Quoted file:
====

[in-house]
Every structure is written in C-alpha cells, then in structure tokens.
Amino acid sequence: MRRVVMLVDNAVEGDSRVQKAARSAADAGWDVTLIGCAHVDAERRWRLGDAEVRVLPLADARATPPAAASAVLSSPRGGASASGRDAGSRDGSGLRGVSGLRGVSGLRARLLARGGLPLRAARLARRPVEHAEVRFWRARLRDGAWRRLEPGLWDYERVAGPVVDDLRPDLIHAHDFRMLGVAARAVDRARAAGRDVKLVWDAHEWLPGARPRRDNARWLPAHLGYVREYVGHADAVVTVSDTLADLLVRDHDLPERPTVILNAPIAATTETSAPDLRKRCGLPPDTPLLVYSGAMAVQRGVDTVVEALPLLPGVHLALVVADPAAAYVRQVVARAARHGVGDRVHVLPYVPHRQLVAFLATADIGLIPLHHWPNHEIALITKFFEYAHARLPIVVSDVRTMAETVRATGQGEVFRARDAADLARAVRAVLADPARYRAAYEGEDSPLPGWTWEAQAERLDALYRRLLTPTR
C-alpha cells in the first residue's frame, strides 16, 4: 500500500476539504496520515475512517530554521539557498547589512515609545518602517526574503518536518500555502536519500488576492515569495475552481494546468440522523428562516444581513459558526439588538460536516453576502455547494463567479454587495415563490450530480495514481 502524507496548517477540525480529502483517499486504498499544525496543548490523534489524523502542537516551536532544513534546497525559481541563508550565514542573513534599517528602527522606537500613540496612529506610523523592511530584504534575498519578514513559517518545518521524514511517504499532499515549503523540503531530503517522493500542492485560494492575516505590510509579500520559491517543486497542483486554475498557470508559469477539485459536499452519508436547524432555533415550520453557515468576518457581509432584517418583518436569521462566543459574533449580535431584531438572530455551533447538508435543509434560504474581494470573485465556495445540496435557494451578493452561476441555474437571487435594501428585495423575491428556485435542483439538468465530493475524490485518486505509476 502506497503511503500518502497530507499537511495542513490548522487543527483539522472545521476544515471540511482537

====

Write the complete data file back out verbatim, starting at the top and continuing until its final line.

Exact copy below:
[in-house]
Every structure is written in C-alpha cells, then in structure tokens.
Amino acid sequence: MRRVVMLVDNAVEGDSRVQKAARSAADAGWDVTLIGCAHVDAERRWRLGDAEVRVLPLADARATPPAAASAVLSSPRGGASASGRDAGSRDGSGLRGVSGLRGVSGLRARLLARGGLPLRAARLARRPVEHAEVRFWRARLRDGAWRRLEPGLWDYERVAGPVVDDLRPDLIHAHDFRMLGVAARAVDRARAAGRDVKLVWDAHEWLPGARPRRDNARWLPAHLGYVREYVGHADAVVTVSDTLADLLVRDHDLPERPTVILNAPIAATTETSAPDLRKRCGLPPDTPLLVYSGAMAVQRGVDTVVEALPLLPGVHLALVVADPAAAYVRQVVARAARHGVGDRVHVLPYVPHRQLVAFLATADIGLIPLHHWPNHEIALITKFFEYAHARLPIVVSDVRTMAETVRATGQGEVFRARDAADLARAVRAVLADPARYRAAYEGEDSPLPGWTWEAQAERLDALYRRLLTPTR
C-alpha cells in the first residue's frame, strides 16, 4: 500500500476539504496520515475512517530554521539557498547589512515609545518602517526574503518536518500555502536519500488576492515569495475552481494546468440522523428562516444581513459558526439588538460536516453576502455547494463567479454587495415563490450530480495514481 502524507496548517477540525480529502483517499486504498499544525496543548490523534489524523502542537516551536532544513534546497525559481541563508550565514542573513534599517528602527522606537500613540496612529506610523523592511530584504534575498519578514513559517518545518521524514511517504499532499515549503523540503531530503517522493500542492485560494492575516505590510509579500520559491517543486497542483486554475498557470508559469477539485459536499452519508436547524432555533415550520453557515468576518457581509432584517418583518436569521462566543459574533449580535431584531438572530455551533447538508435543509434560504474581494470573485465556495445540496435557494451578493452561476441555474437571487435594501428585495423575491428556485435542483439538468465530493475524490485518486505509476 502506497503511503500518502497530507499537511495542513490548522487543527483539522472545521476544515471540511482537